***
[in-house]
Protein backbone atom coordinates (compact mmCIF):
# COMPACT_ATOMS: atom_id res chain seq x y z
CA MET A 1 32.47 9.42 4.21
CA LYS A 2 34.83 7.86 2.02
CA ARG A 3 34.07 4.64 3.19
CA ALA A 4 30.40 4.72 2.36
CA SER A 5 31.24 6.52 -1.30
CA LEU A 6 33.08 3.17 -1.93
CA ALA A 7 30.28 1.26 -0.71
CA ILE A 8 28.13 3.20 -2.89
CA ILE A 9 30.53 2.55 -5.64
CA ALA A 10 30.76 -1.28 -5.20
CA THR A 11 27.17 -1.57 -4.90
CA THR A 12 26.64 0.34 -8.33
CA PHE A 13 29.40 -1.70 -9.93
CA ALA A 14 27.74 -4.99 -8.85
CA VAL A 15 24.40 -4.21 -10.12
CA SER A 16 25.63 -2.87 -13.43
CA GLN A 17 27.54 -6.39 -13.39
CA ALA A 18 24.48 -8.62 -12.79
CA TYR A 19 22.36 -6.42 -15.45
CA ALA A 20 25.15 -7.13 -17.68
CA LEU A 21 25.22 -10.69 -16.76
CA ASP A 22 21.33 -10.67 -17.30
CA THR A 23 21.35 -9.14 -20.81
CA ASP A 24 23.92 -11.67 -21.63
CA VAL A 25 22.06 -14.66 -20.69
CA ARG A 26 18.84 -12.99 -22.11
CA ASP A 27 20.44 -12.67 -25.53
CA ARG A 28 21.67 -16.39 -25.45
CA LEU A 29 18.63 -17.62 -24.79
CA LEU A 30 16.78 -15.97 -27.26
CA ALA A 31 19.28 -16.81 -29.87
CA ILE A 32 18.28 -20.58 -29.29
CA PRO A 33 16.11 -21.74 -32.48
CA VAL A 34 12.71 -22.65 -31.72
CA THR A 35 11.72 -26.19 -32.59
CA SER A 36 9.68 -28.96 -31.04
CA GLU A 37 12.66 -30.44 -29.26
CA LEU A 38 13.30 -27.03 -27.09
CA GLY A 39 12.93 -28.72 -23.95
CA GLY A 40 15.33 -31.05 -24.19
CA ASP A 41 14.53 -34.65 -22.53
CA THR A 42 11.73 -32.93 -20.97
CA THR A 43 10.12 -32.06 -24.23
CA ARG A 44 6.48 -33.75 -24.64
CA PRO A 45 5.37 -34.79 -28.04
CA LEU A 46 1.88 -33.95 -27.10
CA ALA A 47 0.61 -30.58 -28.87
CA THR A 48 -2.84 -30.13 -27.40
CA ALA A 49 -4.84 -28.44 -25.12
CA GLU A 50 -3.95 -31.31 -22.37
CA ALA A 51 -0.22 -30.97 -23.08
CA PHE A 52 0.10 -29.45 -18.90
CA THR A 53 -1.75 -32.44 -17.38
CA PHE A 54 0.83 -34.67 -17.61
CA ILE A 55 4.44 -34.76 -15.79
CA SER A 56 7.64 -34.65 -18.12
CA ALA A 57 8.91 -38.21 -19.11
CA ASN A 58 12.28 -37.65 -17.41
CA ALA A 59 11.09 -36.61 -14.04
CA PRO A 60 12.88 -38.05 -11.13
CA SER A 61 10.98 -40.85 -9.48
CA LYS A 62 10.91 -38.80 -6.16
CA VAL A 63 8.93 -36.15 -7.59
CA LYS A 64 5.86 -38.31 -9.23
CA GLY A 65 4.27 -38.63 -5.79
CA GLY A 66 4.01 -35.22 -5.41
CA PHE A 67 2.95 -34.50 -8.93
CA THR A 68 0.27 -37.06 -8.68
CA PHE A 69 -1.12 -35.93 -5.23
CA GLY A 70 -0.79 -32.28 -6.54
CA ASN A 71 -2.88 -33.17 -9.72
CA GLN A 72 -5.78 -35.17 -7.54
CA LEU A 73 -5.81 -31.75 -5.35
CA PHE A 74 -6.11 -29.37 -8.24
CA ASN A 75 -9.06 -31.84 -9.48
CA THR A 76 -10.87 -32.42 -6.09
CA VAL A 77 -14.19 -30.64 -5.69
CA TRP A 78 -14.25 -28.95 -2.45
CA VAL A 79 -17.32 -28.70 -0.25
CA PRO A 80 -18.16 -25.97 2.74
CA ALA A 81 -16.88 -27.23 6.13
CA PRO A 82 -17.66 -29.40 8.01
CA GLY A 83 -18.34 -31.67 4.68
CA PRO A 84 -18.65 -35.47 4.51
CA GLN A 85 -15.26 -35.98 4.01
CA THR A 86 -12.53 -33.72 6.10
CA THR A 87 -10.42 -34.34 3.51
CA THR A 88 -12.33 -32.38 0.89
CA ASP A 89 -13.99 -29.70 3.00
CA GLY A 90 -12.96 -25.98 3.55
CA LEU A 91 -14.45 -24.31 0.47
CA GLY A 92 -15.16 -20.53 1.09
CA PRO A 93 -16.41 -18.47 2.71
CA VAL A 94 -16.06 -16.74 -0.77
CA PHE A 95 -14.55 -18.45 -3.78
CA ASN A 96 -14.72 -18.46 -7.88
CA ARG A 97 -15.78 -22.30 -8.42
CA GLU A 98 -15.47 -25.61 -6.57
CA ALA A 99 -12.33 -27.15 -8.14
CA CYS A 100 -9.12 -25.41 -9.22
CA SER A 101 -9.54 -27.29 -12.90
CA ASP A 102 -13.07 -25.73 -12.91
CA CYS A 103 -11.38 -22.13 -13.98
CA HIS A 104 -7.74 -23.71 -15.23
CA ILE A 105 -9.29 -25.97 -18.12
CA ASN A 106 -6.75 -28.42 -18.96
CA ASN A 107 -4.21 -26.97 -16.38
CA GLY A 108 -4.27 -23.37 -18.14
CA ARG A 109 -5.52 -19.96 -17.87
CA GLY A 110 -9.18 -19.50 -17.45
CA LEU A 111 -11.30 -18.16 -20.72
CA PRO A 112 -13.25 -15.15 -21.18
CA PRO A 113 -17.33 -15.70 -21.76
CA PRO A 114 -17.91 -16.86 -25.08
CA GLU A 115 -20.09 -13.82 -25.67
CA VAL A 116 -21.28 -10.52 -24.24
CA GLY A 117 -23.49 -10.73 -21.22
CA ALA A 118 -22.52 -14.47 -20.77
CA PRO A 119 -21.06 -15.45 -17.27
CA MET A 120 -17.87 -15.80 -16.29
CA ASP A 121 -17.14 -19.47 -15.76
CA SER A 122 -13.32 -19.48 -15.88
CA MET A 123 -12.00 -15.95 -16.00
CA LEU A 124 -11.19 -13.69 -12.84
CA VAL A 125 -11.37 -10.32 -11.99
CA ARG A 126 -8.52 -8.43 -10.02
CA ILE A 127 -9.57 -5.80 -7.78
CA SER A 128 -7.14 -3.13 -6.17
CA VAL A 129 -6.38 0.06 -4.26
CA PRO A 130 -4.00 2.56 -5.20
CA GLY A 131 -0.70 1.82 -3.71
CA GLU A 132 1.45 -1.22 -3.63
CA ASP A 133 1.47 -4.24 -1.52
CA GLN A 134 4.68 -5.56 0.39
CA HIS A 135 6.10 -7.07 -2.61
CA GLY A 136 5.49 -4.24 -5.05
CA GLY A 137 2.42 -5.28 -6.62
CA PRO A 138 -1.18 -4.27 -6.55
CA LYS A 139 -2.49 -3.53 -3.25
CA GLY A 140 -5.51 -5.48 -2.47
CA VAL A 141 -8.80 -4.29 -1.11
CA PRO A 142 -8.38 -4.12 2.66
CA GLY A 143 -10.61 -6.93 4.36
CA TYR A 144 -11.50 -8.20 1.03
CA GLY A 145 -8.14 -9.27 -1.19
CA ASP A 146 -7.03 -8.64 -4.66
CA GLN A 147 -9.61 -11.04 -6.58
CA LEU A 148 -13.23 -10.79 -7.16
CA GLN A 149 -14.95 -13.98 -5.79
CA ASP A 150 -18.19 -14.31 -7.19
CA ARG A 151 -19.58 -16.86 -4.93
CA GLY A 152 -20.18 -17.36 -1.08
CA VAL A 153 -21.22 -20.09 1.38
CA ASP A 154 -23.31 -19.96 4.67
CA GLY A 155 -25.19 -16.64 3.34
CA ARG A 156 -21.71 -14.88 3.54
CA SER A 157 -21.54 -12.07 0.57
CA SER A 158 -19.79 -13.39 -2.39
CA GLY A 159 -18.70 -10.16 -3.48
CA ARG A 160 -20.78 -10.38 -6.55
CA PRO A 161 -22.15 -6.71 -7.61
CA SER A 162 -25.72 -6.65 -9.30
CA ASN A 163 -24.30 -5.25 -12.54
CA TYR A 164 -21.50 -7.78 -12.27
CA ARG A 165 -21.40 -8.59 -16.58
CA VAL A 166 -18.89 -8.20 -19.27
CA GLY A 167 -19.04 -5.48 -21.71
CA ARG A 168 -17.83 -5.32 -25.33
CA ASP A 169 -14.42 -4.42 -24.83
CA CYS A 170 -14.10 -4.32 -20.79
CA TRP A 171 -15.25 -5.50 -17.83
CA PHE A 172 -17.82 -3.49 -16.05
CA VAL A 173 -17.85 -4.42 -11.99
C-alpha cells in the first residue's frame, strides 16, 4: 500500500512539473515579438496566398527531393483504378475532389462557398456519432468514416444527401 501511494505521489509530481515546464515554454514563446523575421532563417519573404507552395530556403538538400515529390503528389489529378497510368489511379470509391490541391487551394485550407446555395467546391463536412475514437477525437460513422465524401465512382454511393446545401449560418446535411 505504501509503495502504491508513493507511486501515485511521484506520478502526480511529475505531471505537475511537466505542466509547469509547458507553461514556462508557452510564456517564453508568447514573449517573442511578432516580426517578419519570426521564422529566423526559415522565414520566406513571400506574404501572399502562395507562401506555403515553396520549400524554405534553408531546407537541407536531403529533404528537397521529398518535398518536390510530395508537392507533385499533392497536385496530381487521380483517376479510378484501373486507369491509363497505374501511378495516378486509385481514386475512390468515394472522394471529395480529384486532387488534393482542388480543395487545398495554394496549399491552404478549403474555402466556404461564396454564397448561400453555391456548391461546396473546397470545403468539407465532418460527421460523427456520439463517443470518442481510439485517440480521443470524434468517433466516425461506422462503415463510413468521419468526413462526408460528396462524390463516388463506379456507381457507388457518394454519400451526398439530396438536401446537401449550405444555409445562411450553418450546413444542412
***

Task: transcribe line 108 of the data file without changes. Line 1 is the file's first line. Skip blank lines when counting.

CA ILE A 105 -9.29 -25.97 -18.12